Future doctors gain insight into drug and alcohol research at NDARC
A number of research projects in substance use and mental health topics ranging from treatment for opioid dependence to brain training to prevent mental illness and substance use in adolescents; trialling new triage rating guides in an emergency department setting; and co-occurring substance use and mental health disorders are currently taxing the minds of five medical students on secondment at the National Drug and Alcohol Research Centre (NDARC).
The fourth-year students are completing their Independent Learning Project (ILP), a compulsory part of the UNSW Medicine program that aims to provide the students with a period of in-depth study in the broader field of medicine.
Students work in one of UNSW Medicine's Schools or an affiliated research institute or centre for two semesters to complete a research project in an area they find interesting and potentially useful for their future medical career.
NDARC Senior Lecturer Dr Julia Lappin, who is supervising Hafeez Ayub in a project trialling a triage category rating guide for alcohol withdrawal at an emergency department, said the ILP is a great way for medical students to get an exposure to how research is done, and how research can inform their future practice as doctors.
“Understanding how to interpret and do research that is relevant to their patients is essential to ensuring that management and treatment is evidence-based and optimised,” Dr Lappin said.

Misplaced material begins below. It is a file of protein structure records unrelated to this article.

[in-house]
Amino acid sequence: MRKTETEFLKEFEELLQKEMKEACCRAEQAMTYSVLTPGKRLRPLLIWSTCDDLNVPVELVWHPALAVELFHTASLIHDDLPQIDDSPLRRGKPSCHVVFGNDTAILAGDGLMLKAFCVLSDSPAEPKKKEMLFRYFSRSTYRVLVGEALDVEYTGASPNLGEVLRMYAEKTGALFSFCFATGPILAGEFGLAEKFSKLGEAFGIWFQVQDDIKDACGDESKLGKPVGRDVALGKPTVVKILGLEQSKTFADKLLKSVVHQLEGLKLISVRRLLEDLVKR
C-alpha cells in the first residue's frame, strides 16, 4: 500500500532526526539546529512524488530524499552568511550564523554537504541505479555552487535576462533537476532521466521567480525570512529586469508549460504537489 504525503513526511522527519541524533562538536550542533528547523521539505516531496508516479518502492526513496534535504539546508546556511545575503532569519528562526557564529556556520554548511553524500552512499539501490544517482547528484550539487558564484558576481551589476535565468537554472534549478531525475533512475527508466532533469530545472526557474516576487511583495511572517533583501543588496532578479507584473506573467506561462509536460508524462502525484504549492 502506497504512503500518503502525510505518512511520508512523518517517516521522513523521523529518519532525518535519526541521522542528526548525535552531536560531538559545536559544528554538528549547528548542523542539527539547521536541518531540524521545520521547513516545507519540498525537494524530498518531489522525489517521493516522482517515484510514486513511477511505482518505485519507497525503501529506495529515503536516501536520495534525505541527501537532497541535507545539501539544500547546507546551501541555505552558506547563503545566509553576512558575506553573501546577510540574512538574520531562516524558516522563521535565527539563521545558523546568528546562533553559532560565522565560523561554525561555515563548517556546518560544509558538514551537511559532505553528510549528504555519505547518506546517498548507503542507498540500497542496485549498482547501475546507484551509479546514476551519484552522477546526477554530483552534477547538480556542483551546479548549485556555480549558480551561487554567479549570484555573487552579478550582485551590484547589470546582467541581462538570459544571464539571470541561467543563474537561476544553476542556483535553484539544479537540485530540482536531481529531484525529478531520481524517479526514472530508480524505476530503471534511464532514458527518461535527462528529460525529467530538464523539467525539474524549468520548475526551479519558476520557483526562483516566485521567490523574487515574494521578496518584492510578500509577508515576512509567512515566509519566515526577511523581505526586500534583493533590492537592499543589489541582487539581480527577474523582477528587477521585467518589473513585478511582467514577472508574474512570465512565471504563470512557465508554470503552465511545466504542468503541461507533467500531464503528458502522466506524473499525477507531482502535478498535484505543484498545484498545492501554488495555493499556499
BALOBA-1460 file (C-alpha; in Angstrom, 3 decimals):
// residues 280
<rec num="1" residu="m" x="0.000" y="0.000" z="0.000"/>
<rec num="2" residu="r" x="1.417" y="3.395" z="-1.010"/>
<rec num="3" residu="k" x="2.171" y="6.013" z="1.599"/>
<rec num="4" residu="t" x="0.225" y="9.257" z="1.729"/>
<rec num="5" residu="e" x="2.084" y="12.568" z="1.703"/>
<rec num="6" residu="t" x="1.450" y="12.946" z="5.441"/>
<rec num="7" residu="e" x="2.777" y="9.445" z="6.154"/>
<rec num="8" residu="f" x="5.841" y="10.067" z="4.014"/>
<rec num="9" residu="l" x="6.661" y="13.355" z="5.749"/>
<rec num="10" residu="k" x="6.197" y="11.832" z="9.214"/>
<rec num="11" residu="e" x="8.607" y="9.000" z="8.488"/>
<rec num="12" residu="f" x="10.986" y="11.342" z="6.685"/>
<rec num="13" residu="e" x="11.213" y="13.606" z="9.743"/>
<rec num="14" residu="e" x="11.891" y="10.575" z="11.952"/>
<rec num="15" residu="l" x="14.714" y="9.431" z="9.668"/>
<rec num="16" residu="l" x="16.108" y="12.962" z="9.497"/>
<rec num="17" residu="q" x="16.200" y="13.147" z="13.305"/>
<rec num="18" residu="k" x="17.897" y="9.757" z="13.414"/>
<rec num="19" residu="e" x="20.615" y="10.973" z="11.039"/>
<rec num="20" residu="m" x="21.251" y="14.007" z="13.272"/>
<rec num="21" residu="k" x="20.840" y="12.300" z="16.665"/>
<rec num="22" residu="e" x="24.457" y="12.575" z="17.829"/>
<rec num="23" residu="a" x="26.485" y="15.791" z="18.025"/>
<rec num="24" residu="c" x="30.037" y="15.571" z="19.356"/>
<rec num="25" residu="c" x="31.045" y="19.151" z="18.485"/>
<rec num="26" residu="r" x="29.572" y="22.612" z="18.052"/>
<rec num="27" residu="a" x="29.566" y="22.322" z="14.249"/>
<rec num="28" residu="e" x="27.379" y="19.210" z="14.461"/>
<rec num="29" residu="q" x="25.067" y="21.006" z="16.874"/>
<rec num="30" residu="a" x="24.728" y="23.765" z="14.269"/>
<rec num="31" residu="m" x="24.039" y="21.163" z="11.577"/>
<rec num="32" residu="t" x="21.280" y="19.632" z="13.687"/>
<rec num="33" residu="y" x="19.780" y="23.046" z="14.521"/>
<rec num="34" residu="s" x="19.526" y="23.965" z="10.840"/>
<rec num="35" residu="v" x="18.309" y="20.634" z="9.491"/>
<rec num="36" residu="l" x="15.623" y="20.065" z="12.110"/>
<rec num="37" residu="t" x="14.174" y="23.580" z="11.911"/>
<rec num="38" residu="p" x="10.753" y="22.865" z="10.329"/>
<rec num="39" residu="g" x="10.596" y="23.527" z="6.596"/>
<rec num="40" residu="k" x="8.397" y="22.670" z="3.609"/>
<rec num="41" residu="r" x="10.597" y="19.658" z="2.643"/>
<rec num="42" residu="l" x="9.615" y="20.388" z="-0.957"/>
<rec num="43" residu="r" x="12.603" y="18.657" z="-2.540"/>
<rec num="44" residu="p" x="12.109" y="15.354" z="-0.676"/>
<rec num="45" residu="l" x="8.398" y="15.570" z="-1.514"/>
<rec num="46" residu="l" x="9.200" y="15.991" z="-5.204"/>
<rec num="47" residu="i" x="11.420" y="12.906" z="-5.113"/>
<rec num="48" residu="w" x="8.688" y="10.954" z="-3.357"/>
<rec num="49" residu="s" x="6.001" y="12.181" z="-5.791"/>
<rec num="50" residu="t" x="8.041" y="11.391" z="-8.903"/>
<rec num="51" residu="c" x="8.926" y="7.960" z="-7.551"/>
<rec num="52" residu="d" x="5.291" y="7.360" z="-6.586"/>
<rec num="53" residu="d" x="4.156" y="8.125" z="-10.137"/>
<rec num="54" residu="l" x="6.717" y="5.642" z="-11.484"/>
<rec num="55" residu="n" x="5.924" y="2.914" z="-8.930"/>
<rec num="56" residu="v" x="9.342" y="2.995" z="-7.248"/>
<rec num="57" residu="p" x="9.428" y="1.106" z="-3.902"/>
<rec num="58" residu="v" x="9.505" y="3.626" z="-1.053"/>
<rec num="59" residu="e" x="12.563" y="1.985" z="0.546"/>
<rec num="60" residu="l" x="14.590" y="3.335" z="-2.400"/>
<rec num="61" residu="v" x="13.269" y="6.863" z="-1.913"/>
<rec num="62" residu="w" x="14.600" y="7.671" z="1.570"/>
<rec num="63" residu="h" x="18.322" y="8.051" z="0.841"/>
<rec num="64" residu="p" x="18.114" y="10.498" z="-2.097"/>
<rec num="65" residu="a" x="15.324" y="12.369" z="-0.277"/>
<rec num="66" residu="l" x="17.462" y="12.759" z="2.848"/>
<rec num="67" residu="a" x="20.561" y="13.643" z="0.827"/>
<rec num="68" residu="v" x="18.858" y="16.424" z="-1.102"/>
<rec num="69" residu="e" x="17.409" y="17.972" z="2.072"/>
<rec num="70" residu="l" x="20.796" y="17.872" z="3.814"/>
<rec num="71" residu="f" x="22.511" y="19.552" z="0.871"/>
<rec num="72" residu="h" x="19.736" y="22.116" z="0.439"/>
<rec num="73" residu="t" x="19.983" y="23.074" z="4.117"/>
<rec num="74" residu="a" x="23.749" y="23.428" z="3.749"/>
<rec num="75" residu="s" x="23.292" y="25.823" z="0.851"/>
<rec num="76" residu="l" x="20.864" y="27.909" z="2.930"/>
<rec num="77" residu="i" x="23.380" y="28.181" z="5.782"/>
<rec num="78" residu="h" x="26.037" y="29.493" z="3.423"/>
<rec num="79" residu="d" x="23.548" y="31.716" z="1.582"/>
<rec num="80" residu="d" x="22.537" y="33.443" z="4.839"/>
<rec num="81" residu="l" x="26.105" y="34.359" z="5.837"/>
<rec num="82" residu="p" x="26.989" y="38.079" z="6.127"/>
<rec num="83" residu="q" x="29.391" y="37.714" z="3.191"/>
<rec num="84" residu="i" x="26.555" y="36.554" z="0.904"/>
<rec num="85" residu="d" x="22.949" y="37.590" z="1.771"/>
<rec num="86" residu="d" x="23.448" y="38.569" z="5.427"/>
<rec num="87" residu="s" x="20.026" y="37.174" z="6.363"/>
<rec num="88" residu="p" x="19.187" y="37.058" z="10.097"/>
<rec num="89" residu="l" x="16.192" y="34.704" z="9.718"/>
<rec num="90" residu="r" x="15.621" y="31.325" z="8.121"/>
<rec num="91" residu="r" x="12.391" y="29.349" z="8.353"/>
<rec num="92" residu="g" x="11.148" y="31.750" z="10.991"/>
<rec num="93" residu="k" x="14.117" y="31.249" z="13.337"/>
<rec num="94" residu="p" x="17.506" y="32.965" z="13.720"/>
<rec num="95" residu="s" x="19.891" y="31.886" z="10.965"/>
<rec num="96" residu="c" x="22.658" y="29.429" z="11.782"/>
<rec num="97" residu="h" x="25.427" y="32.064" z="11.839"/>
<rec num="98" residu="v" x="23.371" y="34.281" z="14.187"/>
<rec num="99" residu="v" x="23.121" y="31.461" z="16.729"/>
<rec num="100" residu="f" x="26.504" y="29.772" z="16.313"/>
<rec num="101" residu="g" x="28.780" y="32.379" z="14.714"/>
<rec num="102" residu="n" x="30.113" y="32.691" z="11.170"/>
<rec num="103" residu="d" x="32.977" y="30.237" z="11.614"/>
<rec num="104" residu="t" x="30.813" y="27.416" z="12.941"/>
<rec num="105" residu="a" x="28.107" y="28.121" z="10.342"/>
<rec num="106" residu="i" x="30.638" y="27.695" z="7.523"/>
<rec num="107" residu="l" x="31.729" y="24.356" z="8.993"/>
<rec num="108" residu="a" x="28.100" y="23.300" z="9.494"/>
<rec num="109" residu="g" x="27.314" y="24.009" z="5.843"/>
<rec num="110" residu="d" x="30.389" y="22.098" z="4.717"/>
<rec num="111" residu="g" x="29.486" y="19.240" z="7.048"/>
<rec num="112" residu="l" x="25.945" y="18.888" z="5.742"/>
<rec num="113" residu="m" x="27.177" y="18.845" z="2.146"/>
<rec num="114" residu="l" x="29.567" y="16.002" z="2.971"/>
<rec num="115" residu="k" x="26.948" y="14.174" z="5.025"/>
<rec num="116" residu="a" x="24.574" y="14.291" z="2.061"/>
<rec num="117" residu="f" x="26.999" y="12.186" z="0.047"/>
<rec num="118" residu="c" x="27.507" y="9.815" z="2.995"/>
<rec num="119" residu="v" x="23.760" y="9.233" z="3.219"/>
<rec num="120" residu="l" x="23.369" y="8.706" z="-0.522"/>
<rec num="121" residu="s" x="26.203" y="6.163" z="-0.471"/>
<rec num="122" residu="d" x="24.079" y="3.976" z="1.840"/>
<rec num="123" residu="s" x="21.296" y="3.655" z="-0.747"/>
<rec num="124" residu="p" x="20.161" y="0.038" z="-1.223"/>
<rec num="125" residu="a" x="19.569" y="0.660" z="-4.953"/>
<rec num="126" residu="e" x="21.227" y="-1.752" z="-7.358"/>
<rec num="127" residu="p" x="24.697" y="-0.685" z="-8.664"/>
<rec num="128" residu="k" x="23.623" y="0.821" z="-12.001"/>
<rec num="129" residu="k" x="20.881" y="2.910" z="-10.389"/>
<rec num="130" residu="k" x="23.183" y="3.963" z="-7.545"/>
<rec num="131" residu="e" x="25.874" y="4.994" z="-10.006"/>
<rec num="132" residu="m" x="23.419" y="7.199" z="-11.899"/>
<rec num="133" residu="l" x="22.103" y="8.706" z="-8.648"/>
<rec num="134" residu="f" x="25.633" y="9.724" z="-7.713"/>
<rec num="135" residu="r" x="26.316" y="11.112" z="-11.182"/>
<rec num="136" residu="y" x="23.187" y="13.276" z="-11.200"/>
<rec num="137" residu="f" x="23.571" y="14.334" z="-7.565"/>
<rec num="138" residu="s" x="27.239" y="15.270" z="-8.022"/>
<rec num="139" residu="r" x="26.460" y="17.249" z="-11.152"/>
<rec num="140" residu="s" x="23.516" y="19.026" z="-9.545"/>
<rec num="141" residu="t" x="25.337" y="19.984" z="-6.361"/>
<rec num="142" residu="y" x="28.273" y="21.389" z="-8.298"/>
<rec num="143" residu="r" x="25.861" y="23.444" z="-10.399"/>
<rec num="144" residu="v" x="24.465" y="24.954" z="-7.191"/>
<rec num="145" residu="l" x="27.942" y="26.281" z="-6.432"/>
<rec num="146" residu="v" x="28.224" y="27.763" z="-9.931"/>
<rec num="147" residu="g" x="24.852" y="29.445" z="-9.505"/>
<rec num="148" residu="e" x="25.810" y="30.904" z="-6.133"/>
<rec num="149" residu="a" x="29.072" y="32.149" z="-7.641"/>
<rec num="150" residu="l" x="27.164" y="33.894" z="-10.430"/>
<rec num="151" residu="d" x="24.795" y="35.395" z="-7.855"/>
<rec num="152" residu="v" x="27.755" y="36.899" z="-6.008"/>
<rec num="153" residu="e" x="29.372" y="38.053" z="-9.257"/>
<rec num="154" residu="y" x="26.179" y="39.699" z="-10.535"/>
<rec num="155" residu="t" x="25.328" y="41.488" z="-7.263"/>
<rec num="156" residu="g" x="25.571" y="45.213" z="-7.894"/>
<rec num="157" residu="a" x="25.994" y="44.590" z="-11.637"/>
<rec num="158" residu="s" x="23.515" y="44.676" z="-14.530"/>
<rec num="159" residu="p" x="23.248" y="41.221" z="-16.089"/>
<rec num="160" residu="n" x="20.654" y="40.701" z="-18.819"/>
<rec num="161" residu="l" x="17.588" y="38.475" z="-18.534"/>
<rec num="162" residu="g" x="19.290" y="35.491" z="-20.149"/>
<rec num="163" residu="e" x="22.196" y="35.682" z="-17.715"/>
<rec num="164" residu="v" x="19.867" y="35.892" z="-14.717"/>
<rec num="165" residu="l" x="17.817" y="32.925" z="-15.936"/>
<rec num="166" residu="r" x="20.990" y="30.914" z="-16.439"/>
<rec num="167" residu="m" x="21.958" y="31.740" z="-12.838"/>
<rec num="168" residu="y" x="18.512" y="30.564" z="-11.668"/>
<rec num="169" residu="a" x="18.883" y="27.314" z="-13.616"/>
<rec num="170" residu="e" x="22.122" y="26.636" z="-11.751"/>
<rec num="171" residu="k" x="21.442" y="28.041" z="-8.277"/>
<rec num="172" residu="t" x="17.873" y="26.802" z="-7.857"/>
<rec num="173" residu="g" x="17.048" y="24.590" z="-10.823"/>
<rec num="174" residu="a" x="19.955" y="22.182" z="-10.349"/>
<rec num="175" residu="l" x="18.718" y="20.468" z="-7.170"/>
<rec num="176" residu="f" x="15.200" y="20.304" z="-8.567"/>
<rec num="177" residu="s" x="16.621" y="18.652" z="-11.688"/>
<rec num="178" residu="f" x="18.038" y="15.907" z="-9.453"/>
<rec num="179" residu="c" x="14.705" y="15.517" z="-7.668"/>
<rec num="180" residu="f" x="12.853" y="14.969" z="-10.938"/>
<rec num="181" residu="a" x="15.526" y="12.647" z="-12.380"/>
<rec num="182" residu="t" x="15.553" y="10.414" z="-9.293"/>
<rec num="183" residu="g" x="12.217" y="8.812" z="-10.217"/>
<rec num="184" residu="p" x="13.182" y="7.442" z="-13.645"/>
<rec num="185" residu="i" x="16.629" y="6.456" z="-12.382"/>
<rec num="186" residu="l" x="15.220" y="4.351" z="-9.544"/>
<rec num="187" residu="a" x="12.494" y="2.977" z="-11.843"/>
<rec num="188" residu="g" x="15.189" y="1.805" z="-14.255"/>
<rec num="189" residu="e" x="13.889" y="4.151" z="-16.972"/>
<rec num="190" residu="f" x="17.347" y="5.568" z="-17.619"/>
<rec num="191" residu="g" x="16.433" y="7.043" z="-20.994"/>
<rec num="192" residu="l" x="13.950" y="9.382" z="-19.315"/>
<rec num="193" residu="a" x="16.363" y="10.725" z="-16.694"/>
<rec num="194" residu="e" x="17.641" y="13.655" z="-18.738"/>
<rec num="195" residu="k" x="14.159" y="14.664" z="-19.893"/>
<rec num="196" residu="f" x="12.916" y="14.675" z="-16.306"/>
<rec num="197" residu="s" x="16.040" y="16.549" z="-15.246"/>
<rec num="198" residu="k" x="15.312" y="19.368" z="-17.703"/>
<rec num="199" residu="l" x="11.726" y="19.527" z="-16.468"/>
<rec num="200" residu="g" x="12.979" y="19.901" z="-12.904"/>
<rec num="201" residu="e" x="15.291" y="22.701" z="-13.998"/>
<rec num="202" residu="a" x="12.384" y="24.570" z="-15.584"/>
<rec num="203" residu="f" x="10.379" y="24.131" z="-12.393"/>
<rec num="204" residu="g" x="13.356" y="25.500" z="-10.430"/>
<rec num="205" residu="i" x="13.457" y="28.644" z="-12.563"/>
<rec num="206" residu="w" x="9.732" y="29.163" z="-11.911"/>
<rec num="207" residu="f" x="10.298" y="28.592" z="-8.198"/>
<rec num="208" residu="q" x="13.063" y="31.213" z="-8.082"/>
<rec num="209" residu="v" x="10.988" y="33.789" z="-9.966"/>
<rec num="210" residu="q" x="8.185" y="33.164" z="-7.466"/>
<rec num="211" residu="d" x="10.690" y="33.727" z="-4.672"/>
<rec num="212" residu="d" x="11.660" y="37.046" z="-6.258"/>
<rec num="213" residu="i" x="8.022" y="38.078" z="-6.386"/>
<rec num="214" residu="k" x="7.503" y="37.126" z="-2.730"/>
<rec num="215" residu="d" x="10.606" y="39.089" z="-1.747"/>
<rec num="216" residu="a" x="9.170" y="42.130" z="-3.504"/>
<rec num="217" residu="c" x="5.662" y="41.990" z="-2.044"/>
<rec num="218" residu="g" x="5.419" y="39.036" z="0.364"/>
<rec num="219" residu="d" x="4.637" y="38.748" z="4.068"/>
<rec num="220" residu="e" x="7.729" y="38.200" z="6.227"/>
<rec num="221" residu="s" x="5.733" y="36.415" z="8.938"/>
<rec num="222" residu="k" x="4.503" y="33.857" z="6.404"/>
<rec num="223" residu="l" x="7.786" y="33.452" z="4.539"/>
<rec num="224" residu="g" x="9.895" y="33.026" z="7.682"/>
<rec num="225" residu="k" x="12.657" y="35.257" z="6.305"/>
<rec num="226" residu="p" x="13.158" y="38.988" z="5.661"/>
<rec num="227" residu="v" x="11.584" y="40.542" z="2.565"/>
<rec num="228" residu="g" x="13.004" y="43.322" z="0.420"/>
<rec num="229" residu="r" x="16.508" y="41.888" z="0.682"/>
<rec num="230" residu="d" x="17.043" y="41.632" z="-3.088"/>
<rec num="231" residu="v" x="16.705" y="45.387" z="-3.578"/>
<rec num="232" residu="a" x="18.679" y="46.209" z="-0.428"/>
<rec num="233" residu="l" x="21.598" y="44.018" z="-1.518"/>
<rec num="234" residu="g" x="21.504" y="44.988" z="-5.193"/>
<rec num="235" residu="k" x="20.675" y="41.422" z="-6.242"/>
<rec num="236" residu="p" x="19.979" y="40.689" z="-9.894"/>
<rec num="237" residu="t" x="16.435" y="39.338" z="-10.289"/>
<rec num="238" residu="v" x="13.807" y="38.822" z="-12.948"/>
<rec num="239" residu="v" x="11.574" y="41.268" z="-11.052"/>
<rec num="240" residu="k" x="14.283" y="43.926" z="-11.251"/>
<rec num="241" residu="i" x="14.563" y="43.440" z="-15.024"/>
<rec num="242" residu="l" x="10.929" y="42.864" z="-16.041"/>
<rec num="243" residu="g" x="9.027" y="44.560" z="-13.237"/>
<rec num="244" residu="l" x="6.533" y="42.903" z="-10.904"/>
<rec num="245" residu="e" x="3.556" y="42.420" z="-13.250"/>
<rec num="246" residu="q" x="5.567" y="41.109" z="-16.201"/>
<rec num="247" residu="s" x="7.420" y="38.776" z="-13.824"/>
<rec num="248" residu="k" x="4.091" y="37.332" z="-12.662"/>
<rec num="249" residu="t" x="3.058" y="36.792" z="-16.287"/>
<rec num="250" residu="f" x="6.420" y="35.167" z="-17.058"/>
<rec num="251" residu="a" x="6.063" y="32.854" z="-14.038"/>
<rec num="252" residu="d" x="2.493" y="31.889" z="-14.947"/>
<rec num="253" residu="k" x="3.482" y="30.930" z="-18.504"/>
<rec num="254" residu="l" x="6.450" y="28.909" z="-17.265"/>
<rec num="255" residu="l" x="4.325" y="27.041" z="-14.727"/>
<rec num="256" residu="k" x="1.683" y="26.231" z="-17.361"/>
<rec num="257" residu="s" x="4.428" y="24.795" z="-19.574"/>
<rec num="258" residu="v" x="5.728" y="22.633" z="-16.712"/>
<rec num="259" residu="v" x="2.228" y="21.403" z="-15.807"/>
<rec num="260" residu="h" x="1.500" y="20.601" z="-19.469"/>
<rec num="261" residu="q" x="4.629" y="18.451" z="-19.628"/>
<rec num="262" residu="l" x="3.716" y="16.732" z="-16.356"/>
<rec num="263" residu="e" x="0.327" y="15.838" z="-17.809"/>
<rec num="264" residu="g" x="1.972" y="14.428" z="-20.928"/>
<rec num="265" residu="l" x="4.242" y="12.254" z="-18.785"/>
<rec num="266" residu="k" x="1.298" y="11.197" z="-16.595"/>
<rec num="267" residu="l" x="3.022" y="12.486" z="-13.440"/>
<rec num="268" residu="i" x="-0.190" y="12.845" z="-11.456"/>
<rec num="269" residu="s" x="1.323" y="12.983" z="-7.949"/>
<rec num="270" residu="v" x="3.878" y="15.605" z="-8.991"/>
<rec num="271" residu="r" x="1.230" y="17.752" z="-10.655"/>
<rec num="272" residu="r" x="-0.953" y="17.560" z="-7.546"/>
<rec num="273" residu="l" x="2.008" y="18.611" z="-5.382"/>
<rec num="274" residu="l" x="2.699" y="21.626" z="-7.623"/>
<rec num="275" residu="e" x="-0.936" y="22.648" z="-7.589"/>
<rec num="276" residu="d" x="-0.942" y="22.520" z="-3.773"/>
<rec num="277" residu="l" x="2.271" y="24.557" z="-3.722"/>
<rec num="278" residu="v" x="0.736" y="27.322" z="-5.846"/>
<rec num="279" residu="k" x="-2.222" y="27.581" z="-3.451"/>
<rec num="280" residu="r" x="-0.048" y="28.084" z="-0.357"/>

Hafeez, an international student from Malaysia thinks the ILP is also useful in preparing future doctors to consult and evaluate the latest research evidence.
“It is very helpful because the medical practice has grown a lot from a traditional approach basing decisions on expert opinions and case studies towards more evidence-based practice. I think it is imperative for medical students to be exposed to such research skills as well as critical appraising skills in order to familiarise them for future practice,” he said.
Dr Lappin said the project is a great example of how research can be used in medicine to assess whether changes in practice are benefiting patients.
For ILP student Sasha Cooper, the program is very valuable in helping develop research skills that will be required for future decision making as doctors, and also offering exposure to a real workplace setup.
At NDARC, Sasha is working on a project examining social support and perceived stigma in a two-year follow-up of a cohort of pharmaceutical opioid users in treatment. She said substance use, and especially treatment with maintenance programs is often skimmed over in medical school, so having the chance to dive in deeper is a great enrichment to her studies.
“I did a placement last year at the Langton Centre [for drug dependence treatment] and found it really interesting, especially the crossover between clinical and community care, and how drug use and psychological disorders interact,” Sasha said.
The five ILP students will spend most of the year on their projects, and the benefit from delving into research and broadening their perspectives on research evidence that can inform medical practice will be invaluable to their studies and future work.
We welcome our 2016 ILP student and wish them all the best for their work with us.